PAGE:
In April 2017, Governor Jerry Brown signed an executive order which declared an end to the state of emergency in California related to the drought. This lifted many of the legal restrictions placed on water use of California residents and businesses. Unfortunately, California’s water woes are far from over. Marijuana farmers and grow operations are finding it particularly difficult to meet their high water consumption requirements while meeting obligations under state water laws.
The Conflict Between Business Needs and Conservation of State Resources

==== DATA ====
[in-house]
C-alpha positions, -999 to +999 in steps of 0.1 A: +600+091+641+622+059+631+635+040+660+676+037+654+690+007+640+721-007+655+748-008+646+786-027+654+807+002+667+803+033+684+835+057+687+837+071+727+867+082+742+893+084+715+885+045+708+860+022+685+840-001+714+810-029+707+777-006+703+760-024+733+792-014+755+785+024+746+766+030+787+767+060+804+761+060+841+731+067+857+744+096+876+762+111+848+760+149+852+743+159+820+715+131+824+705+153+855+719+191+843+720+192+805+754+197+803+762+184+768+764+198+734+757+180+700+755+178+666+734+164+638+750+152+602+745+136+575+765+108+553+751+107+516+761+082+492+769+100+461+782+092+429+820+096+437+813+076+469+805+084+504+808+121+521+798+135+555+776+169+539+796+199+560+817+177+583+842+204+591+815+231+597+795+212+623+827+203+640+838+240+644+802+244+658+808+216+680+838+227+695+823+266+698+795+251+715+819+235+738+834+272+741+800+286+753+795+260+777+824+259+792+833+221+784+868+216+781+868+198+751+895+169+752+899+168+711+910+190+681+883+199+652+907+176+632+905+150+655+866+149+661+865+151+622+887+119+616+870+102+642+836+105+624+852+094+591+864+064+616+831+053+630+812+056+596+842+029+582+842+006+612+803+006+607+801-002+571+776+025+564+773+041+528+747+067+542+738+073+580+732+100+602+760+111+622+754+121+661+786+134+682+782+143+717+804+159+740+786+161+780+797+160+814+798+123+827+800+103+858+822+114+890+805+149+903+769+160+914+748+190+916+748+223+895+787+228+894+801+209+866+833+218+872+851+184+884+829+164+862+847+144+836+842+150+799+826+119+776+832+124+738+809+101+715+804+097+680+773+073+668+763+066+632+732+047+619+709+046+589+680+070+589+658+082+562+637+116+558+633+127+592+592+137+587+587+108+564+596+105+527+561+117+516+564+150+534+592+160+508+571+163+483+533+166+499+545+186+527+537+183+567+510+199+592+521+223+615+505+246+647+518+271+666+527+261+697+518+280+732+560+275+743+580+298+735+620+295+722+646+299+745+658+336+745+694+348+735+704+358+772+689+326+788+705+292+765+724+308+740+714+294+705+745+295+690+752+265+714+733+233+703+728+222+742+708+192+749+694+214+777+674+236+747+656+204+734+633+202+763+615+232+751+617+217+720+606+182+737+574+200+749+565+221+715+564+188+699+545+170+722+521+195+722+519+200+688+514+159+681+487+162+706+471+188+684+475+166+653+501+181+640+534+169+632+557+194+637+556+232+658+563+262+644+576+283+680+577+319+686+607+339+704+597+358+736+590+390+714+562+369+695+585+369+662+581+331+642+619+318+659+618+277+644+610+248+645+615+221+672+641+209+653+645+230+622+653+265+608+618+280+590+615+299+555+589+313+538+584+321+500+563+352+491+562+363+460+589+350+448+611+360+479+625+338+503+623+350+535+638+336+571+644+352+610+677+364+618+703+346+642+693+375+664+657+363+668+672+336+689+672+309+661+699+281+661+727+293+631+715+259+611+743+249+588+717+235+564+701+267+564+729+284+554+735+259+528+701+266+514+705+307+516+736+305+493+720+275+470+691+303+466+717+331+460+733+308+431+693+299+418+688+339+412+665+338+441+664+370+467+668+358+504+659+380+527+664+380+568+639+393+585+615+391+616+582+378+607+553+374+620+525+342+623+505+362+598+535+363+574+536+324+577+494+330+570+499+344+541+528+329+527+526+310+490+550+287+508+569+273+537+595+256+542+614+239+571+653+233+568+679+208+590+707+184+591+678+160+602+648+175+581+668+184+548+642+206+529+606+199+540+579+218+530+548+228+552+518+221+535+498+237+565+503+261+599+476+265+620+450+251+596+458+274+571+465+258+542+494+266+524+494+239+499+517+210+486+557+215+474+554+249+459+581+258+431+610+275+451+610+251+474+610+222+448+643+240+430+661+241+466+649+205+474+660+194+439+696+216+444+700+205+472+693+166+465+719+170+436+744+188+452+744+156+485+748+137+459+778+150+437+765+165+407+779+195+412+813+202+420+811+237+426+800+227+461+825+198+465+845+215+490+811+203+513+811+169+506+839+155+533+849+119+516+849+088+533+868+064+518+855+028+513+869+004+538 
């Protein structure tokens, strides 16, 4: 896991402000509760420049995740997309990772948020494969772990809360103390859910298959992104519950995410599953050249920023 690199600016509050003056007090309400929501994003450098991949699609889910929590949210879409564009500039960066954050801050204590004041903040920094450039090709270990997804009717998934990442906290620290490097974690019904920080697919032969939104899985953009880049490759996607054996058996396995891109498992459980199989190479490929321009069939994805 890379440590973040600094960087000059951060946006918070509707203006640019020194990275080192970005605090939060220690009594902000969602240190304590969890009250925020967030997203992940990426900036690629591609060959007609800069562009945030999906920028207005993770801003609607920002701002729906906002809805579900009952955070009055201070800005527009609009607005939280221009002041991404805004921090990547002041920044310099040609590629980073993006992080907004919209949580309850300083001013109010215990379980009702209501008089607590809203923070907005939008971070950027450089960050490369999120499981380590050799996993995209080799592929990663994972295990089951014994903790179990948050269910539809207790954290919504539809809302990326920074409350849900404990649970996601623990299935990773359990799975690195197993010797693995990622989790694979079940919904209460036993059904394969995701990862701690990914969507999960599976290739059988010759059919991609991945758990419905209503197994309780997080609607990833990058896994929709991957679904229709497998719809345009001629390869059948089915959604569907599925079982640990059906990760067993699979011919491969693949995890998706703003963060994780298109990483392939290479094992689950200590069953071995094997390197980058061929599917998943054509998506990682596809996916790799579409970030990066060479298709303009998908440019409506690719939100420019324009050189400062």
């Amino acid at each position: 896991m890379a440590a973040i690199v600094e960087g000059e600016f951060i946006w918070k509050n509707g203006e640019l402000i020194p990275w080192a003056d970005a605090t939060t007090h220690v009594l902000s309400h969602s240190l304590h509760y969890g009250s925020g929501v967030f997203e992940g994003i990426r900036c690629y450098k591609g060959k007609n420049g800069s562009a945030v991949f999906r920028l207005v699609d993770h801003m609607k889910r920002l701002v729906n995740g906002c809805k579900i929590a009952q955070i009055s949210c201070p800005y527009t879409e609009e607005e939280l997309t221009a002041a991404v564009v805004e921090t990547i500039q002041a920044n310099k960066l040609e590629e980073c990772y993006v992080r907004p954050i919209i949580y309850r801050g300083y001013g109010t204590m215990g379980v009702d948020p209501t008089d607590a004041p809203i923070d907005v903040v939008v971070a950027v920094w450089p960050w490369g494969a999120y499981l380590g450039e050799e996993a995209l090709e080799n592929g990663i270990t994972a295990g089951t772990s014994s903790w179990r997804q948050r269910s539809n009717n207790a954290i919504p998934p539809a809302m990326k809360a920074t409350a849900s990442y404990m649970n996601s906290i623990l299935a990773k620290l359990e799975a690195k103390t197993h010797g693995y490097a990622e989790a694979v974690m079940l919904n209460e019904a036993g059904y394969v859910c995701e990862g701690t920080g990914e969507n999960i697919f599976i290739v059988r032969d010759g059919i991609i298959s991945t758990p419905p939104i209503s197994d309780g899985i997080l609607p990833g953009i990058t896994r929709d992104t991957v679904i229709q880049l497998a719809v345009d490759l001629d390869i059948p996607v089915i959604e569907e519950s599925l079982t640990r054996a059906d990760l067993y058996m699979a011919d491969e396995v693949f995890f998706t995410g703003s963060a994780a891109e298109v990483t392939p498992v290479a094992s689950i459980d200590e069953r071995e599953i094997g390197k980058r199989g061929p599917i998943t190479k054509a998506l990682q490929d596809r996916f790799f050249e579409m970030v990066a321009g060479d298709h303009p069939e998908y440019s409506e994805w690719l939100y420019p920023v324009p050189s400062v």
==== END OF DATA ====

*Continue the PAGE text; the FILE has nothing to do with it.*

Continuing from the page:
California’s Mojave Desert is the site of many new cannabis grow operations. News Deeply reports that American Green (the country’s largest publicly traded marijuana company) purchased the entire town of Nipton, California. Nipton is home to twenty residents on eighty acres of land. American Green plans to turn it into the first cannabis resort in the United States. The resort will boast Wild West themed amenities, employee housing, and bottled water infused with cannabis. Unfortunately for American Green, the huge water demand of these activities could conflict with the provisions of California’s new Sustainable Groundwater Management Act. For the first time in California’s history, groundwater users must ensure that aquifers to not suffer from chronic depletion. Business owners now have a legal obligation to ensure that their depletion rate of groundwater aquifers does not chronically outpace the recharge rate by precipitation. This places responsibility on private business owners to manage their use of valuable natural resources. In the area surrounding Nipton – where a golf club and the world’s largest solar thermal power plant have already placed significant demands on area groundwater – this responsibility could become onerous. Continue reading